BlightSense: spatiotemporal analyses of potato late blight outbreaks in Great Britain


Information from the late blight (Phytophthora infestans) outbreak sampling (Fight Against Blight) was used to investigate why blight strains predominate in certain areas and their rate of spread between locations. This type of information helps improve blight risk assessment, especially in relation to new strains that enter GB.

Late blight severity is highly dependent on the local weather, so the timing, number and distribution of blight outbreaks reported through the FAB programme obviously varies from year to year. Nevertheless, there were still statistically significant patterns in space and time for early outbreaks, overall incidence, and the distribution of various pathogen genotypes. Together, these analyses provide valuable information on the variable risk posed by late blight across the potato production areas of GB.

Machine learning techniques were used to analyse weather, soil, geology, and topography data to identify the principle factors associated with late blight occurrence. The key findings were:

Early outbreaks

  • Spatial analyses: Averaged over all years, the statistically significant hot spots (clusters of high incidence) of early outbreaks of disease were generally found in the south of England and Wales, particularly near the coast, whereas a large cold spot (clusters of low incidence) extends across the production regions of Scotland. This supports the role of climate in the earliest occurrence of outbreaks.
  • Spacetime analyses: When analysed as a time series, the spatial hot spots of early disease tended to be sporadic: i.e. locations that are on-again off-again hot spots. There were also some sporadic and consecutive hot spots (a run of recent hot spots) of early outbreaks in the Angus / Aberdeenshire regions. This may relate to a warming climate resulting in an increased frequency of early outbreaks in Scotland in recent years.
  • Driving factors: As expected, the date of first outbreak was later in the north of GB, but only by a matter of weeks. Machine learning was used to develop a model that was 91.2% accurate in predicting low and high levels of incidence of early outbreaks. It identified temperature and precipitation as the most important predictors of early outbreak incidence.
  • Visual aids for decision-making: Colour-coded maps were produced to show the overall risk of early outbreaks by postcode district, and the week of the year these were most likely to occur.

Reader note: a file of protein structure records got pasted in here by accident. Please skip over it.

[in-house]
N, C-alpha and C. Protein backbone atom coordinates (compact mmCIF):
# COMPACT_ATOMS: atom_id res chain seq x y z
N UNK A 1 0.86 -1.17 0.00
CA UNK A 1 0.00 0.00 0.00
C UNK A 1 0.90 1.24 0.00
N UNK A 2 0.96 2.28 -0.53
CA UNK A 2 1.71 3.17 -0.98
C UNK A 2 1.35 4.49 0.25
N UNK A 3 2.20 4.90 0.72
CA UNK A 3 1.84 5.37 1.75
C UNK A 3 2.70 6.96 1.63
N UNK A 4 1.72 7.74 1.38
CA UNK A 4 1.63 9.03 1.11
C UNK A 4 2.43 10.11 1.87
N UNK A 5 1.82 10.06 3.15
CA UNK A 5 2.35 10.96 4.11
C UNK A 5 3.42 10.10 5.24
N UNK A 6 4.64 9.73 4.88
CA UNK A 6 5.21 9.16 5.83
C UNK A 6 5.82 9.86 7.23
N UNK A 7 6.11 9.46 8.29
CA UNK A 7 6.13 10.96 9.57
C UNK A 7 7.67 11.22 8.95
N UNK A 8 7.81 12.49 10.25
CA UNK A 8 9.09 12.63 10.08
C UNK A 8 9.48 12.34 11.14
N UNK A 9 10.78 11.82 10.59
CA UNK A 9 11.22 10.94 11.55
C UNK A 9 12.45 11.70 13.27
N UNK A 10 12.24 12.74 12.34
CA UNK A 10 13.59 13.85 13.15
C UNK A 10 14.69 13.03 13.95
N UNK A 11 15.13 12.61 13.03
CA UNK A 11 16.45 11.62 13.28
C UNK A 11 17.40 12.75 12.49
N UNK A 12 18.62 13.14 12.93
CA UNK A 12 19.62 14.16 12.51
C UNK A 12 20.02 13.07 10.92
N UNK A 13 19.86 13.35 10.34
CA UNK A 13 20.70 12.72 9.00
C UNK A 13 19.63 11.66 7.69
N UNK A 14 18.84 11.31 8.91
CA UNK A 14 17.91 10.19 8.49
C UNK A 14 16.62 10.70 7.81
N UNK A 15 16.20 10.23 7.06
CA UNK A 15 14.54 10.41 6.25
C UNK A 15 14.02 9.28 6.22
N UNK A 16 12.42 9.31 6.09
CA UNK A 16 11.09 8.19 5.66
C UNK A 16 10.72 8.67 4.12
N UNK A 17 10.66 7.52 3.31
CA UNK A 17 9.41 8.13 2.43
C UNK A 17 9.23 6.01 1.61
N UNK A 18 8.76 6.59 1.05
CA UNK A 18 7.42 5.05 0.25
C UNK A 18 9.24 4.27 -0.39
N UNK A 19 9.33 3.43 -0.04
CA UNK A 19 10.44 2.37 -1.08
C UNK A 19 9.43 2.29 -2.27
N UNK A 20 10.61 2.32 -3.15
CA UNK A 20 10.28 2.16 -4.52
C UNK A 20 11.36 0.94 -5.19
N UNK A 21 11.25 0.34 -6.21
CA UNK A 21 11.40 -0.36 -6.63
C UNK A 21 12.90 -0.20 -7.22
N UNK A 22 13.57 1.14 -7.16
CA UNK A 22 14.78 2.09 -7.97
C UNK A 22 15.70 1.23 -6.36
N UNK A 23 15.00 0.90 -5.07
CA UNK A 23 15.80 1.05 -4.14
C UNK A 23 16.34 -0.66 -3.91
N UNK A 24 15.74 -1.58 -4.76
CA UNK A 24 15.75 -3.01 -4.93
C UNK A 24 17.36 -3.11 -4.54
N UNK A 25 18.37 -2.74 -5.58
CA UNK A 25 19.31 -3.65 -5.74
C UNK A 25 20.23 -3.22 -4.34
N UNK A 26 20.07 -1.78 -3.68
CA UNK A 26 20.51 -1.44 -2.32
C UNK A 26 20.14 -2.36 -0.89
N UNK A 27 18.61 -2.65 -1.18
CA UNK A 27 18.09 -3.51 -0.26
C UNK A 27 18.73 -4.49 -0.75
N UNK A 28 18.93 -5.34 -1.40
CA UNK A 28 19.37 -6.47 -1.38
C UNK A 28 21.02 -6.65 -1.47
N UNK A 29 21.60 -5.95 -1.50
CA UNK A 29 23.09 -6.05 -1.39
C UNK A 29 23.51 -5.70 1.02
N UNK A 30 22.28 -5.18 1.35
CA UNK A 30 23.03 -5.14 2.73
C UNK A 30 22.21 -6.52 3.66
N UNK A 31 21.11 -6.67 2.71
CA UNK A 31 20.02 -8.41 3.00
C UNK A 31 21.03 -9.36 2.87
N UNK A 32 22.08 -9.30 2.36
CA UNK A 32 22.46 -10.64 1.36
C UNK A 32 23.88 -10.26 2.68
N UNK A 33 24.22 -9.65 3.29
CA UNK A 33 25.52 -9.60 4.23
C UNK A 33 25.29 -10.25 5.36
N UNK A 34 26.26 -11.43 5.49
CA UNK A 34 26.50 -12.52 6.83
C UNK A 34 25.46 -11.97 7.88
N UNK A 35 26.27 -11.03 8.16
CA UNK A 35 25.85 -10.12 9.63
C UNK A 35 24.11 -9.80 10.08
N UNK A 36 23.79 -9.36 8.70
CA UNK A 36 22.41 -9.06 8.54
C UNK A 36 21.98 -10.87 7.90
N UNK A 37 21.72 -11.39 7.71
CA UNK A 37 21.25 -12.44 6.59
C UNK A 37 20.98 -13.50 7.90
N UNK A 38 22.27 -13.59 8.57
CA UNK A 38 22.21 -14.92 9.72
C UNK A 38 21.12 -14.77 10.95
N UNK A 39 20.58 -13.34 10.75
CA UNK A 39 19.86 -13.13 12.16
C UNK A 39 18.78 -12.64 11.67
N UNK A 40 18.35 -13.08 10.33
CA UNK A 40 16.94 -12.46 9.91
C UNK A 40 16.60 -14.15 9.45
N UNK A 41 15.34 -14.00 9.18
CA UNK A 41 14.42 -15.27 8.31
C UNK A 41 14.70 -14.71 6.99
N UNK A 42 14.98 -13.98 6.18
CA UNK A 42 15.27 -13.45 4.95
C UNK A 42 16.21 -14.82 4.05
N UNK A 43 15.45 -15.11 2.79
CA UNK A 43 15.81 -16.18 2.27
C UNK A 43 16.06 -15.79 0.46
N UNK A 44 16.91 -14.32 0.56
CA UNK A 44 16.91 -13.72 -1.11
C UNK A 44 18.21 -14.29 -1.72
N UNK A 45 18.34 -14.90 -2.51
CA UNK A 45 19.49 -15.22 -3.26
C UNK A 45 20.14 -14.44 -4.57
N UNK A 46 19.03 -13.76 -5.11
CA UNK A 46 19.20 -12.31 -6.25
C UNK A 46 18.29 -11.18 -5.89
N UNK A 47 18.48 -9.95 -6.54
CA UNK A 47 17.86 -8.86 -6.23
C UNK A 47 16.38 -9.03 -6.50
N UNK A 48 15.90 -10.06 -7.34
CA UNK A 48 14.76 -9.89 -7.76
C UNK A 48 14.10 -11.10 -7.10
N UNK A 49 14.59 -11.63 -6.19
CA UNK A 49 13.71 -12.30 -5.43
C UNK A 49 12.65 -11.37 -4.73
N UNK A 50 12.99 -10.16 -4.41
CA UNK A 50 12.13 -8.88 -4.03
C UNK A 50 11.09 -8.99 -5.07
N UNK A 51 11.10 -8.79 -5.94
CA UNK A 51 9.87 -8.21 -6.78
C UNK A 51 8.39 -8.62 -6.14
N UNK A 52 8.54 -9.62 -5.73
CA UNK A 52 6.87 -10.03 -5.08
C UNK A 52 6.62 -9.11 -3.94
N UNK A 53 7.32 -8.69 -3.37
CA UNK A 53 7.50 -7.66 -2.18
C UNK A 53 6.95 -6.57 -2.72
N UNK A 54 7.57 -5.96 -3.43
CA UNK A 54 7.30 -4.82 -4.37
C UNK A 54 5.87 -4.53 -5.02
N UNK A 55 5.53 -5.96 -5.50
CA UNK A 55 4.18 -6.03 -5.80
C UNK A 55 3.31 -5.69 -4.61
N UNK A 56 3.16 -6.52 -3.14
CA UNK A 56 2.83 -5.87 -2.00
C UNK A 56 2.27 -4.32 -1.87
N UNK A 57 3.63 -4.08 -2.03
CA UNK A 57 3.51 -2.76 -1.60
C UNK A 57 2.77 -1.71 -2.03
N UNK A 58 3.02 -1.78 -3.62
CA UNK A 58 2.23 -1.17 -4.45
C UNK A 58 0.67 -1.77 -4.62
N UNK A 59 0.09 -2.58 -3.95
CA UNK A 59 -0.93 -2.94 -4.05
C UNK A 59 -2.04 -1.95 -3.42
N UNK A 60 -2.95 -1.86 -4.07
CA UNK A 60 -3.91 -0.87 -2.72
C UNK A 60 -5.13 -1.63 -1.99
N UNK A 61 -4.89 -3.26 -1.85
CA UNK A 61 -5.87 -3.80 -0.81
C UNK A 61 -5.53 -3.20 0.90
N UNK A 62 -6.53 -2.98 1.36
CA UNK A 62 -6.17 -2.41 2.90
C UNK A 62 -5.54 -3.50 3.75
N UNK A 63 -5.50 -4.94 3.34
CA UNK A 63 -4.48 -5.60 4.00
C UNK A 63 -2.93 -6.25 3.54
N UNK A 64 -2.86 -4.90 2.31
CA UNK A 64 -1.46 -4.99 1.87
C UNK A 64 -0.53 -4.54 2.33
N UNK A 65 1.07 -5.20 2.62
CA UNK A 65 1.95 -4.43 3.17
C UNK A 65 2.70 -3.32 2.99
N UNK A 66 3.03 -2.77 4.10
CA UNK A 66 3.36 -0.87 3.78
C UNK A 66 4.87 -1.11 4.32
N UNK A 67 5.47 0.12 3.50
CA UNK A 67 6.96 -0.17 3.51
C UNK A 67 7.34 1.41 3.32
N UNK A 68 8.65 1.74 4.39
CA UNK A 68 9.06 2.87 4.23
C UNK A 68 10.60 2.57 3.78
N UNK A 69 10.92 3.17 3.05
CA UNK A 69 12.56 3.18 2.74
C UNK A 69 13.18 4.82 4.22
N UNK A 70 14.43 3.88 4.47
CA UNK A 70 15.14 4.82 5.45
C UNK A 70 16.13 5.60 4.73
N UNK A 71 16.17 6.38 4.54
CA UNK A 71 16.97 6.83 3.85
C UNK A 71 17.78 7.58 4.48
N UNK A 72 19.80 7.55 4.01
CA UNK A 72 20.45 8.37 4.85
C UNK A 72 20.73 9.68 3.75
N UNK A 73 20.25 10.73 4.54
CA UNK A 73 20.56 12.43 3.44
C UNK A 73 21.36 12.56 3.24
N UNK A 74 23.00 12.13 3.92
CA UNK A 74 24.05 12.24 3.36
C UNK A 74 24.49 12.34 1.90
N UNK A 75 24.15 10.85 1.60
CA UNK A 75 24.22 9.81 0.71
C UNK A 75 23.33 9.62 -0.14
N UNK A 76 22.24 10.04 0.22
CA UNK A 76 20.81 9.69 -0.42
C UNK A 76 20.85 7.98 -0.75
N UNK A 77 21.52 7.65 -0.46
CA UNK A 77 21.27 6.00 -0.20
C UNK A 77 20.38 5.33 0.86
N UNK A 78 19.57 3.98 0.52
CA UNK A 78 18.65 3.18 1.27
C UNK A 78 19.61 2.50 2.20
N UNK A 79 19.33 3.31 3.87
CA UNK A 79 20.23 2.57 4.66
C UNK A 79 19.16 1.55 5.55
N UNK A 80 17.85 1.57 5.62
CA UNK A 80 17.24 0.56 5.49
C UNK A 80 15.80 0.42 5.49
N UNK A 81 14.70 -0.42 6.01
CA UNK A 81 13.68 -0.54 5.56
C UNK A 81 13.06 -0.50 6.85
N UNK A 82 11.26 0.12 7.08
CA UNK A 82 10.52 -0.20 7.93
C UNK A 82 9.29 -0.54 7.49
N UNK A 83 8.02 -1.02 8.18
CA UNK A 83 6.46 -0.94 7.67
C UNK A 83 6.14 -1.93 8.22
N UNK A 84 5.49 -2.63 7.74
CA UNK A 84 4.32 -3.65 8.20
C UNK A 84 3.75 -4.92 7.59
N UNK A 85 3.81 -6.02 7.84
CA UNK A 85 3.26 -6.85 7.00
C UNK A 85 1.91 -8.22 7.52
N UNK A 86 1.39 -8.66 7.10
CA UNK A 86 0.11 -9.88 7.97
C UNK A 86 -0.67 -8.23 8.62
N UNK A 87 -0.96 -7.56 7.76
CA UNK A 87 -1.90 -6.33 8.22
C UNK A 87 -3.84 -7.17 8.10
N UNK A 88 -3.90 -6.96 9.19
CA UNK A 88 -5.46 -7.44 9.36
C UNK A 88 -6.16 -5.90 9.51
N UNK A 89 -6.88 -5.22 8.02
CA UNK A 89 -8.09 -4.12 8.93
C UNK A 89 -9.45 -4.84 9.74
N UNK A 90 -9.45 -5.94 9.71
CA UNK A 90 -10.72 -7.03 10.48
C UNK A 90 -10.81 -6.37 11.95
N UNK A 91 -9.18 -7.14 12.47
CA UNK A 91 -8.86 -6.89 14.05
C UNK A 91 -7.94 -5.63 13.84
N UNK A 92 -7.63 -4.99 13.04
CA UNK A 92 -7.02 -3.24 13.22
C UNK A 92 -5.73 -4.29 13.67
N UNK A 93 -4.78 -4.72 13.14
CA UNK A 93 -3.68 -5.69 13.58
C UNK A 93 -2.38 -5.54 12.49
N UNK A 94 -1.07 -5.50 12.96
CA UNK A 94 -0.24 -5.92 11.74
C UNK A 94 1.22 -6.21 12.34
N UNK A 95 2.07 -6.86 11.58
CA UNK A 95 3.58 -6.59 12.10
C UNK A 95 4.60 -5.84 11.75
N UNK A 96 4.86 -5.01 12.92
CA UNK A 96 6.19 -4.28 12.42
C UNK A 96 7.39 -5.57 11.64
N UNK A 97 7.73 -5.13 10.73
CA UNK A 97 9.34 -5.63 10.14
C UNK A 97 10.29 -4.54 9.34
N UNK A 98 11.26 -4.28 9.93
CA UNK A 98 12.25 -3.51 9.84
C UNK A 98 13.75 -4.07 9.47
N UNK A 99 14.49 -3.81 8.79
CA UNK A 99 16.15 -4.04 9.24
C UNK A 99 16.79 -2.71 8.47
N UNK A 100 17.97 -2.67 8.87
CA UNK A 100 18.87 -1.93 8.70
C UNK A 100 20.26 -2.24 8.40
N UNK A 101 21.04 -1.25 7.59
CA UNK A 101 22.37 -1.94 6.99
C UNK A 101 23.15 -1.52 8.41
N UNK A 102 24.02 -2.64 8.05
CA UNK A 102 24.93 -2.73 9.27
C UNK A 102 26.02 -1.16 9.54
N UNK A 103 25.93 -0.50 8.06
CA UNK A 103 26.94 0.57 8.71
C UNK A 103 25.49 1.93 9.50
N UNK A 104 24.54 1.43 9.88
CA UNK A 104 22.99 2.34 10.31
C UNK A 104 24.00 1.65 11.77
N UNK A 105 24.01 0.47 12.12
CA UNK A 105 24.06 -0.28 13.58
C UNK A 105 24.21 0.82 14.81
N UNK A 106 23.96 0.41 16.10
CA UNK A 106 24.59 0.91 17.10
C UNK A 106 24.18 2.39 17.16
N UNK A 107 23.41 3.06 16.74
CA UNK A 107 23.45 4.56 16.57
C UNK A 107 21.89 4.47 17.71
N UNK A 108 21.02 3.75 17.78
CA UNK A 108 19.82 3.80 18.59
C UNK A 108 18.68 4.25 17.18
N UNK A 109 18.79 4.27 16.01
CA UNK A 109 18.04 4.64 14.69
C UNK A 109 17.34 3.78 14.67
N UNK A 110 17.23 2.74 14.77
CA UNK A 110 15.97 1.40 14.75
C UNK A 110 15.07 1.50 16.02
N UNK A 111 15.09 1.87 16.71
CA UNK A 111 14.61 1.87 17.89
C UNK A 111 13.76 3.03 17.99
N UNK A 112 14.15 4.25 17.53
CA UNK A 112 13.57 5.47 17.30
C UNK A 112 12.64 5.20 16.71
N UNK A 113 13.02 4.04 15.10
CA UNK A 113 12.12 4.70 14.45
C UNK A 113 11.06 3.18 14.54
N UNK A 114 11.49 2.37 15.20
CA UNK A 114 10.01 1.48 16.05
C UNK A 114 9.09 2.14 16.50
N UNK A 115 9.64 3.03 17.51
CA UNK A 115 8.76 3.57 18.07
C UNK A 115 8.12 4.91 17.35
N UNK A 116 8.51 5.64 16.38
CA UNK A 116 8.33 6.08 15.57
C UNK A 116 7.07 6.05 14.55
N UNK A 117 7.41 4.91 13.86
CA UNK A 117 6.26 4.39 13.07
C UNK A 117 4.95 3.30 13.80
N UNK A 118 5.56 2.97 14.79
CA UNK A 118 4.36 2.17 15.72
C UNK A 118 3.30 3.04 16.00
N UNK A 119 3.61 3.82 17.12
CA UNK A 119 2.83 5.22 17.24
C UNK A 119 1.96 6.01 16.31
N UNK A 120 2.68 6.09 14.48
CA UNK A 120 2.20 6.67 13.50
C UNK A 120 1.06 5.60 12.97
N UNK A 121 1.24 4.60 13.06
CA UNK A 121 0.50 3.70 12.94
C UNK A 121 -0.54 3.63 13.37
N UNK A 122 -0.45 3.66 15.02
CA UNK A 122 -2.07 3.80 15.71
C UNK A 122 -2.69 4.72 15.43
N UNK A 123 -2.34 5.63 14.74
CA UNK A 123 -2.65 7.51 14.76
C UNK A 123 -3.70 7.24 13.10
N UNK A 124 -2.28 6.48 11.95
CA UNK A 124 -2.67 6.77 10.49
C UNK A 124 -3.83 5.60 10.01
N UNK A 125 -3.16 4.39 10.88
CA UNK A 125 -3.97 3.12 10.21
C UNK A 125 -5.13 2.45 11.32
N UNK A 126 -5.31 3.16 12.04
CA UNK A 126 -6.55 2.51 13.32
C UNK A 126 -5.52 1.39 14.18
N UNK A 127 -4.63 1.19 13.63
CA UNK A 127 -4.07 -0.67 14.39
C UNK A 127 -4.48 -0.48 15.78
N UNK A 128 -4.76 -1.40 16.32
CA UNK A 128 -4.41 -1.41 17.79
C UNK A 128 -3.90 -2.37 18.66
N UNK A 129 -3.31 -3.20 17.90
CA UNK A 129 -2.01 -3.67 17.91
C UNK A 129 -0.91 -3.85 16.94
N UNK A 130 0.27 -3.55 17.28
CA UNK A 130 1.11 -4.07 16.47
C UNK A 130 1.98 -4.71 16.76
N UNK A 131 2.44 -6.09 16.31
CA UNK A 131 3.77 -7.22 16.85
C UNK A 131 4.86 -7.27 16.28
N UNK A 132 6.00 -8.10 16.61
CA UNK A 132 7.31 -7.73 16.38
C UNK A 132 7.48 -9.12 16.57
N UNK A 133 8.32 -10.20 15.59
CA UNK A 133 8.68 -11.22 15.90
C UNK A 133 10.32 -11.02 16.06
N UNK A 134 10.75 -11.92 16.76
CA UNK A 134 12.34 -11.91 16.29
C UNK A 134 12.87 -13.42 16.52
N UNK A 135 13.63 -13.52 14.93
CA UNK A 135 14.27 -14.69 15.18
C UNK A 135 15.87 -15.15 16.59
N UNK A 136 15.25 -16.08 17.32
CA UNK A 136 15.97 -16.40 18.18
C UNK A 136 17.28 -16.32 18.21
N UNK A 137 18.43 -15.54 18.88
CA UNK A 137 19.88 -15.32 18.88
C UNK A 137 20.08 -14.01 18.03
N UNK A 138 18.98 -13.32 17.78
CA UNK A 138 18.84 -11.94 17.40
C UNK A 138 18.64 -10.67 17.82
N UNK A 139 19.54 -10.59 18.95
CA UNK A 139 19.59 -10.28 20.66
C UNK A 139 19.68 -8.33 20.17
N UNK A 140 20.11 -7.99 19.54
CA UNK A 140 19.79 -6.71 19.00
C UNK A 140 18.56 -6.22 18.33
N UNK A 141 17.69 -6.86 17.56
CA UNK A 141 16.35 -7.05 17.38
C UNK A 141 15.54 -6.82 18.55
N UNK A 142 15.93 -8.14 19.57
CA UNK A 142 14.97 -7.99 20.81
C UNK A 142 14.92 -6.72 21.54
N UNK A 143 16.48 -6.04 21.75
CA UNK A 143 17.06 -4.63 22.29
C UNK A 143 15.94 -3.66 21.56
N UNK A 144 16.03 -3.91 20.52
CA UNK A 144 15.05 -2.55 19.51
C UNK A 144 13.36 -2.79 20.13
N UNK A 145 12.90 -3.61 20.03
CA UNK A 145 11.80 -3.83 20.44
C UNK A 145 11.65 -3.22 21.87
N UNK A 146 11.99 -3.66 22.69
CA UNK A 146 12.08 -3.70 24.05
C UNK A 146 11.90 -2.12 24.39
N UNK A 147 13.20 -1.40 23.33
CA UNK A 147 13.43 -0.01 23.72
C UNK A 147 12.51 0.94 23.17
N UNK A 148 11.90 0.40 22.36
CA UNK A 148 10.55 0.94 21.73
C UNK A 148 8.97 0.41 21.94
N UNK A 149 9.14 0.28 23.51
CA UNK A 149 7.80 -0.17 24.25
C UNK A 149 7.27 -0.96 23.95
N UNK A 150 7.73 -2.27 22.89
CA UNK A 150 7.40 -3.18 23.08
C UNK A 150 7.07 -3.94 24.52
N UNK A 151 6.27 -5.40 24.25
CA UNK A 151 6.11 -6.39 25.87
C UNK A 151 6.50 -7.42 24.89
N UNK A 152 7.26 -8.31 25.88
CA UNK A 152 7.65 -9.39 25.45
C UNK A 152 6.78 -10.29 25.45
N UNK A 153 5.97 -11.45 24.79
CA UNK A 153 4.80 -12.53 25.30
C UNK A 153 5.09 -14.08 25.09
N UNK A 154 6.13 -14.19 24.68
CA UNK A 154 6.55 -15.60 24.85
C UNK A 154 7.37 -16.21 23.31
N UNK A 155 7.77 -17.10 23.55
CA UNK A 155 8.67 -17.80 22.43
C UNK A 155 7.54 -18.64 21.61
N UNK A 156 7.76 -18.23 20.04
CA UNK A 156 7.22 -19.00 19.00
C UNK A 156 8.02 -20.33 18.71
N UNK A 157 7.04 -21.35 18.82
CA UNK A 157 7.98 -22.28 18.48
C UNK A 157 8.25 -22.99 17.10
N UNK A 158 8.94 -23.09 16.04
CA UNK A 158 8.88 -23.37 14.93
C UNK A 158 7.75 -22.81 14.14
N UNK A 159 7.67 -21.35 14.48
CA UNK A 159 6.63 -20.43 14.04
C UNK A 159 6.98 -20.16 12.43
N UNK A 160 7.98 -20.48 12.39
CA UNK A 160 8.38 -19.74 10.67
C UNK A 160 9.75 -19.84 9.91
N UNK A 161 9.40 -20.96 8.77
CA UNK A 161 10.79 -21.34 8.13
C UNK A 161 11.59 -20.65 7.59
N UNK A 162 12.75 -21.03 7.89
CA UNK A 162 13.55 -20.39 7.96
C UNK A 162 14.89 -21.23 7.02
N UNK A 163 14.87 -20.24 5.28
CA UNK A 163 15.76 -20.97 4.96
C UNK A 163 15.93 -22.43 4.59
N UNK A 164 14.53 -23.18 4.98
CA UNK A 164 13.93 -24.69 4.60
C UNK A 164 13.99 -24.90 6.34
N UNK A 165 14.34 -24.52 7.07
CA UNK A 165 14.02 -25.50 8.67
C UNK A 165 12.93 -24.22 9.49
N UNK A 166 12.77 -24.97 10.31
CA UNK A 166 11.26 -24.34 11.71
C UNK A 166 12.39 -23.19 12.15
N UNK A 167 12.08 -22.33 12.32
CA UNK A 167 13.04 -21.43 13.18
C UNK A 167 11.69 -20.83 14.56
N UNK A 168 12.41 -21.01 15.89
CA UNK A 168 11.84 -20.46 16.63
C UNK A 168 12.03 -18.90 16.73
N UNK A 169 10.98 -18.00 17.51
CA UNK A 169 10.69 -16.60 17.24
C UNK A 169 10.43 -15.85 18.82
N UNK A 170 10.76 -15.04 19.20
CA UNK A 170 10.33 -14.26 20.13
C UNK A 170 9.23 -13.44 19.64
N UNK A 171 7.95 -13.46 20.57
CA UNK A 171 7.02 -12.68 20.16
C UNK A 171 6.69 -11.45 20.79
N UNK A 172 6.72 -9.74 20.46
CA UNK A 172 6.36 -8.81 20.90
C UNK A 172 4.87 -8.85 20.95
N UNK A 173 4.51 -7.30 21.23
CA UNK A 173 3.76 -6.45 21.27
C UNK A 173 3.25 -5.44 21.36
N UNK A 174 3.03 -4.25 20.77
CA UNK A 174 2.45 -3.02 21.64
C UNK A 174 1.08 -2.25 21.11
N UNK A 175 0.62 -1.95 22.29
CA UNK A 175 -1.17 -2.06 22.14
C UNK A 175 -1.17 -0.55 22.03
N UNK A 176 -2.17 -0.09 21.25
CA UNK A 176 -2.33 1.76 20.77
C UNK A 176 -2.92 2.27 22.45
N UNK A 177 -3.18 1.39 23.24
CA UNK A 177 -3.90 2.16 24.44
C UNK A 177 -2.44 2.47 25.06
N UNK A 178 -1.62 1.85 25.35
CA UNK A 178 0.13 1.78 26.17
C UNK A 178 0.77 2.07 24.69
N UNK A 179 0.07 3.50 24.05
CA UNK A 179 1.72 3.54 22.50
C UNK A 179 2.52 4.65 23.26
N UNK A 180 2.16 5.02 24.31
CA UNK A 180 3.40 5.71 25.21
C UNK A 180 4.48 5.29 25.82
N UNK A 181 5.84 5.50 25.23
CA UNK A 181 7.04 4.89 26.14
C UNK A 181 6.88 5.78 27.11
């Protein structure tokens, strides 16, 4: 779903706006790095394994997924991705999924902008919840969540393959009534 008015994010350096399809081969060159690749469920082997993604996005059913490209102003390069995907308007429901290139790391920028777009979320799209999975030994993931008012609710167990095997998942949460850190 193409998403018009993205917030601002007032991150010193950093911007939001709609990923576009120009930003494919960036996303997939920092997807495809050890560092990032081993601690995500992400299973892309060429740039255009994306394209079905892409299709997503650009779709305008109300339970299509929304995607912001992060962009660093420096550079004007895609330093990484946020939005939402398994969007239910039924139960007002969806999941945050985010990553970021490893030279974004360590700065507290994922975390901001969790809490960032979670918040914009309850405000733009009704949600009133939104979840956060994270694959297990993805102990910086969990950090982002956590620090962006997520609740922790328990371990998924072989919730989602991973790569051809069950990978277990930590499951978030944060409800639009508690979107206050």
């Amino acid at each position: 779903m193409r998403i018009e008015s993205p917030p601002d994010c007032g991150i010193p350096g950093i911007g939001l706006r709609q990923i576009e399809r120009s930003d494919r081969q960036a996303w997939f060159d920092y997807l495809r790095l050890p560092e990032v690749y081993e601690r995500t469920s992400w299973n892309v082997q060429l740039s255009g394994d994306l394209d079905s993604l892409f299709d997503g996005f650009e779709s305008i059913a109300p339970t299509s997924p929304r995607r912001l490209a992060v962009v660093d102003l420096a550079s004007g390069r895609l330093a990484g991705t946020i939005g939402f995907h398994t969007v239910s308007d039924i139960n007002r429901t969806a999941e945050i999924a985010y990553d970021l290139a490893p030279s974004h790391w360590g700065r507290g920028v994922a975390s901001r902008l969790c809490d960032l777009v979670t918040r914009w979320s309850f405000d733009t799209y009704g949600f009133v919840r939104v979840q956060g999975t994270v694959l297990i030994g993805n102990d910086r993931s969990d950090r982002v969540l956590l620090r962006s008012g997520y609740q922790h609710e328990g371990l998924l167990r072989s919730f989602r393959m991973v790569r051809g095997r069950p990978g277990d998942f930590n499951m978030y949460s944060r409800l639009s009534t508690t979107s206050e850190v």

Spatial spread of disease across the whole season

  • Risk of spread of disease among neighbouring postcode districts was highest in the potato growing regions of Tayside, Fife, Lothian, and East Anglia.
  • The velocity of spatial spread was calculated from early foci of genotypes 36_A2 and 37_A2 and ranged from 3-17 km per week.
  • Visual aids for decision-making: A colour-coded map was produced to show the risk of spread of disease among postcode districts.

 Pathogen genotypes

  • Spatial analyses: The mean spatial patterns of the genotypes 13_A2, 6_A1, 8_A1, 37_A2, and 36_A2 were analysed and differences in the central tendency, dispersion, and directional trends of these distributions were observed. The pattern of hot and cold spots varied markedly for each genotype, and some opposing patterns suggested competition and displacement.
  • Driving factors: A model was developed to predict the dominant genotype in each postcode district. It identified precipitation and humidity as the most important predictors, suggesting moisture plays an important role in competition among genotypes. The emergence and rapid spread of genotypes 13_A2 and 6_A1 in 2006-2007 was clear but there were few clear patterns to their distribution in the subsequent years. One obvious feature was the local spread of 6_A1 in eastern Scotland in 2011 followed by its dominance in the subsequent years. This indicates the significance of local sources of primary inoculum carried over from the previous season. However, the drivers of the large variation in other genotype distributions between years were not clear and require further investigation.
Project code:
01 September 2017 - 31 August 2019
Project leader:
Siobhan Dancey and Pete Skelsey


11120032_Summary Report_2017-2020 11120032_Full Report_2017-2020

About this project

  1. Determine whether the pattern of the earliest outbreaks of disease within each growing season is random, regular, or aggregated, and the spatial scales at which these patterns occur.
  2. Track the spread of late blight between postal districts over the course of each growing season to determine whether the pattern of outbreaks is random, regular, or aggregated, and the spatial scales at which these patterns occur.
  3. Identify geographic areas where incidence is consistently low or high over multiple growing seasons. Identify the principle factors associated with persistently low and high incidence of disease. Determine the relative risk of late blight occurrence within each postal district.
  4. Track the change in the spatial distribution of pathogen genotypes over the duration of the study period. Identify the principle drivers of this change.